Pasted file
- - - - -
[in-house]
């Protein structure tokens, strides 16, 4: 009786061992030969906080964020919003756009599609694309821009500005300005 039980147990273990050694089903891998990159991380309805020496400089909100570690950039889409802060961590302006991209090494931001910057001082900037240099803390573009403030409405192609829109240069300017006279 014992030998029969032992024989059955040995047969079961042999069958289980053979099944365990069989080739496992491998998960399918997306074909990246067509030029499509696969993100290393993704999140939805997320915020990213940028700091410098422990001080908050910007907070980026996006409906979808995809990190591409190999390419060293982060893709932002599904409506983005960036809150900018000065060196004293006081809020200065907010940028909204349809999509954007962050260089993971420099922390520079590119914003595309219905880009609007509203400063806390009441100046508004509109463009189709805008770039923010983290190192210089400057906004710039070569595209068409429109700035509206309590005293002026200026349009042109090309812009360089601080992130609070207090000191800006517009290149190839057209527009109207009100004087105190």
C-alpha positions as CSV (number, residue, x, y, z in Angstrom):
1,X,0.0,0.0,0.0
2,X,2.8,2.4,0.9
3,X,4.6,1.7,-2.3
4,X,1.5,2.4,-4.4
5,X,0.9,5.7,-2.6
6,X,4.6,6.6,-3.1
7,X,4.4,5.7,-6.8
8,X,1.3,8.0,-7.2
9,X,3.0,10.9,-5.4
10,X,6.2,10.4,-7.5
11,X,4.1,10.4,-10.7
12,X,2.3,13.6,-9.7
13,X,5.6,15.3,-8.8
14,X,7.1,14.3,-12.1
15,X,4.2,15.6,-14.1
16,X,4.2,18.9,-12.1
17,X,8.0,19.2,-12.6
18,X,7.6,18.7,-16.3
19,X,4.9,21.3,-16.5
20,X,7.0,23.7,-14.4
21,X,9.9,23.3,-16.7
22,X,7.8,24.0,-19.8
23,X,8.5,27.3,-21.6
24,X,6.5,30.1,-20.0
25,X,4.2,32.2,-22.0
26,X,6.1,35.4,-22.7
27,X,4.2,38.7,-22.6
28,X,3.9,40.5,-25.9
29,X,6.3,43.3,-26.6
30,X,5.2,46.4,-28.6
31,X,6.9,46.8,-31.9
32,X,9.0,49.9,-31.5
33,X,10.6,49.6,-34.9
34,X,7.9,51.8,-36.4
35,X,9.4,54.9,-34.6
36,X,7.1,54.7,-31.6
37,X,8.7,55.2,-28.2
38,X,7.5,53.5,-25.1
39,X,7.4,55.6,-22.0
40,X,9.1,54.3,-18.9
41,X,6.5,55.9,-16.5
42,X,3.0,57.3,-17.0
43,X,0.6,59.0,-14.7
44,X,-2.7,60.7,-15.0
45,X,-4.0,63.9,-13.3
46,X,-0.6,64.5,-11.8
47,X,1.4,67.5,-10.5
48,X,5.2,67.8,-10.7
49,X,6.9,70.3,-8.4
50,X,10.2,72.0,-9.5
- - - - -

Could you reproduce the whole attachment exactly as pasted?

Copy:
[in-house]
């Protein structure tokens, strides 16, 4: 009786061992030969906080964020919003756009599609694309821009500005300005 039980147990273990050694089903891998990159991380309805020496400089909100570690950039889409802060961590302006991209090494931001910057001082900037240099803390573009403030409405192609829109240069300017006279 014992030998029969032992024989059955040995047969079961042999069958289980053979099944365990069989080739496992491998998960399918997306074909990246067509030029499509696969993100290393993704999140939805997320915020990213940028700091410098422990001080908050910007907070980026996006409906979808995809990190591409190999390419060293982060893709932002599904409506983005960036809150900018000065060196004293006081809020200065907010940028909204349809999509954007962050260089993971420099922390520079590119914003595309219905880009609007509203400063806390009441100046508004509109463009189709805008770039923010983290190192210089400057906004710039070569595209068409429109700035509206309590005293002026200026349009042109090309812009360089601080992130609070207090000191800006517009290149190839057209527009109207009100004087105190």
C-alpha positions as CSV (number, residue, x, y, z in Angstrom):
1,X,0.0,0.0,0.0
2,X,2.8,2.4,0.9
3,X,4.6,1.7,-2.3
4,X,1.5,2.4,-4.4
5,X,0.9,5.7,-2.6
6,X,4.6,6.6,-3.1
7,X,4.4,5.7,-6.8
8,X,1.3,8.0,-7.2
9,X,3.0,10.9,-5.4
10,X,6.2,10.4,-7.5
11,X,4.1,10.4,-10.7
12,X,2.3,13.6,-9.7
13,X,5.6,15.3,-8.8
14,X,7.1,14.3,-12.1
15,X,4.2,15.6,-14.1
16,X,4.2,18.9,-12.1
17,X,8.0,19.2,-12.6
18,X,7.6,18.7,-16.3
19,X,4.9,21.3,-16.5
20,X,7.0,23.7,-14.4
21,X,9.9,23.3,-16.7
22,X,7.8,24.0,-19.8
23,X,8.5,27.3,-21.6
24,X,6.5,30.1,-20.0
25,X,4.2,32.2,-22.0
26,X,6.1,35.4,-22.7
27,X,4.2,38.7,-22.6
28,X,3.9,40.5,-25.9
29,X,6.3,43.3,-26.6
30,X,5.2,46.4,-28.6
31,X,6.9,46.8,-31.9
32,X,9.0,49.9,-31.5
33,X,10.6,49.6,-34.9
34,X,7.9,51.8,-36.4
35,X,9.4,54.9,-34.6
36,X,7.1,54.7,-31.6
37,X,8.7,55.2,-28.2
38,X,7.5,53.5,-25.1
39,X,7.4,55.6,-22.0
40,X,9.1,54.3,-18.9
41,X,6.5,55.9,-16.5
42,X,3.0,57.3,-17.0
43,X,0.6,59.0,-14.7
44,X,-2.7,60.7,-15.0
45,X,-4.0,63.9,-13.3
46,X,-0.6,64.5,-11.8
47,X,1.4,67.5,-10.5
48,X,5.2,67.8,-10.7
49,X,6.9,70.3,-8.4
50,X,10.2,72.0,-9.5